Discrimination Based on Military Status
Key Point 8-17. Federal law prohibits all employers, including churches, from discriminating against any person on account of military service. This includes discriminating against an applicant for employment, or an employee, who has an obligation to perform services on active duty or in the National Guard.
The Uniformed Services Employment and Reemployment Rights Act (USERRA) applies to persons who perform work in the "uniformed services," which include the Army, Navy, Marine Corps, Air Force, Coast Guard, and Public Health Service commissioned corps, as well as the reserve components of each of these services. Federal training or service in the Army National Guard and Air National Guard also gives rise to rights under USERRA. In addition, under the Public Health Security and Bioterrorism Response Act, certain disaster response work is considered "service in the uniformed services."
Uniformed service includes active duty, active duty for training, inactive duty training (such as drills), initial active duty training, and funeral honors duty performed by National Guard and reserve members, as well as the period for which a person is absent from a position of employment for the purpose of an examination to determine fitness to perform any such duty.
USERRA covers nearly all employees, including part-time and probationary employees. USERRA applies to virtually all U.S. employers, regardless of size. Religious employers are not exempt.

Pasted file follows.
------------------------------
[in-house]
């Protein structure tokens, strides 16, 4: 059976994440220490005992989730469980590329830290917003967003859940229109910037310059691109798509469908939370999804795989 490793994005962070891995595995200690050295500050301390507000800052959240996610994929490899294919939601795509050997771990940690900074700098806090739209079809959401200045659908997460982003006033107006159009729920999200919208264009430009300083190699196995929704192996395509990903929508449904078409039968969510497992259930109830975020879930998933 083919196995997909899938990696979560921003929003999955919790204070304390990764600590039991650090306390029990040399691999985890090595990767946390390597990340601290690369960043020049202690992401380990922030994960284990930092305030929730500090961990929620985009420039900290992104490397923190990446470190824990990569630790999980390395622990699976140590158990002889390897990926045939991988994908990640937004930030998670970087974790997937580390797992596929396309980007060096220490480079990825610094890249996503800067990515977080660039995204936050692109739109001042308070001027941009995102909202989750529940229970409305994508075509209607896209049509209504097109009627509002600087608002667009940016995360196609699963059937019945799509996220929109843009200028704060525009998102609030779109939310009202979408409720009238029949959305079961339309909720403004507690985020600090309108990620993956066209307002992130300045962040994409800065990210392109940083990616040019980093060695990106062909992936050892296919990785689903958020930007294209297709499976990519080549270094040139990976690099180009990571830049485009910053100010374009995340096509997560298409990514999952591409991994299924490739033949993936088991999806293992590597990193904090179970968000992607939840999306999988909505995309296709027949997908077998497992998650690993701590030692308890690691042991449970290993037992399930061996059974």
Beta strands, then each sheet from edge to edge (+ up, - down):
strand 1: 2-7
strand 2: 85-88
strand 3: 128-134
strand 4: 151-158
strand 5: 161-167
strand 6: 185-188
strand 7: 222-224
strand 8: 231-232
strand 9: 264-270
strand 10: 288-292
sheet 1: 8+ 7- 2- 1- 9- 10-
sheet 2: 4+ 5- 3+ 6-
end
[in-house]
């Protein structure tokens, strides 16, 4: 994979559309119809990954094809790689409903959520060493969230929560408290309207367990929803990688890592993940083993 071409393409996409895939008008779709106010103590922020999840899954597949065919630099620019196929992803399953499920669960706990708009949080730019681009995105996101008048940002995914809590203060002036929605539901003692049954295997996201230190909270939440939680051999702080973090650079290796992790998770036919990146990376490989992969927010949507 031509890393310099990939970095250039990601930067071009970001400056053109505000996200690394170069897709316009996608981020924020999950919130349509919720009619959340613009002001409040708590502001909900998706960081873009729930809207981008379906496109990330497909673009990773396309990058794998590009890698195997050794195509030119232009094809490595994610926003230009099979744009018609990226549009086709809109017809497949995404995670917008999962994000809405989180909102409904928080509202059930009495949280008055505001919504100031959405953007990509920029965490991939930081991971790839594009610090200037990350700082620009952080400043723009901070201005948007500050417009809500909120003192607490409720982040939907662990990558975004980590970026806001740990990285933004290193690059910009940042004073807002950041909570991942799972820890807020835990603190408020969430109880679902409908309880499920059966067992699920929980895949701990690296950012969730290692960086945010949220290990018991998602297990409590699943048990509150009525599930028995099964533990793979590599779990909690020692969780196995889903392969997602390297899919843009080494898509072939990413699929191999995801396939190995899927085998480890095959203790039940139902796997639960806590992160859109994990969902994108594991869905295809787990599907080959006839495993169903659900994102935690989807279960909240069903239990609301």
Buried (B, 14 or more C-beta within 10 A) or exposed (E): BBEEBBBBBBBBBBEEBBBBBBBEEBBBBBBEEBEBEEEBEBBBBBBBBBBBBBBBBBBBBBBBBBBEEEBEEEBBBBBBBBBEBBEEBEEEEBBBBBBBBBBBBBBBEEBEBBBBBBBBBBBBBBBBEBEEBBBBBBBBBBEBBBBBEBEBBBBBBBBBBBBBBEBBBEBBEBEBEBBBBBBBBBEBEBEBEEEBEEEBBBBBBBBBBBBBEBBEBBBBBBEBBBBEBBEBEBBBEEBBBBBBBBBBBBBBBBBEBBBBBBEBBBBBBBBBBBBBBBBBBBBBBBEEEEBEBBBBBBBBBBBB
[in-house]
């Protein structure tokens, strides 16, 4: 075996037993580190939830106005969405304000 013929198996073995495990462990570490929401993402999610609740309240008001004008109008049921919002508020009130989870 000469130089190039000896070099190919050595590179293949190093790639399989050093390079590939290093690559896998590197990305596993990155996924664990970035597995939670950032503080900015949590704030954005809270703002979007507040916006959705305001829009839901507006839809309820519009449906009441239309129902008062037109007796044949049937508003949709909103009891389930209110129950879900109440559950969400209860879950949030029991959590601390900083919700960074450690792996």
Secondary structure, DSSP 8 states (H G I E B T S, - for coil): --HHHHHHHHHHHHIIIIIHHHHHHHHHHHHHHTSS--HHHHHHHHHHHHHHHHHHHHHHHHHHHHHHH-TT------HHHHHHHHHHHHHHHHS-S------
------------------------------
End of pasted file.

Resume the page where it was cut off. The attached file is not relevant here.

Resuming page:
In general, an employer must reemploy service members returning from a period of service in the uniformed services if those service members meet five criteria: (1) the person must have held a civilian job; (2) the person must have given notice to the employer that he or she was leaving the job for service in the uniformed services, unless giving notice was precluded by military necessity or otherwise impossible or unreasonable; (3) the cumulative period of service must not have exceeded five years; (4) the person must not have been released from service under dishonorable conditions; and (5) the person must have reported back to the civilian job in a timely manner or have submitted a timely application for reemployment.
USERRA establishes a five-year "cumulative total" on military service with a single employer, with certain exceptions allowed for situations such as callups during emergencies, reserve drills, and annually scheduled active duty for training.
Key Point. USERRA also allows an employee to complete an initial period of active duty that exceeds five years (e.g., enlistees in the Navy's nuclear power program are required to serve six years).
Key Point. Laws in some states provide additional protections to military personnel.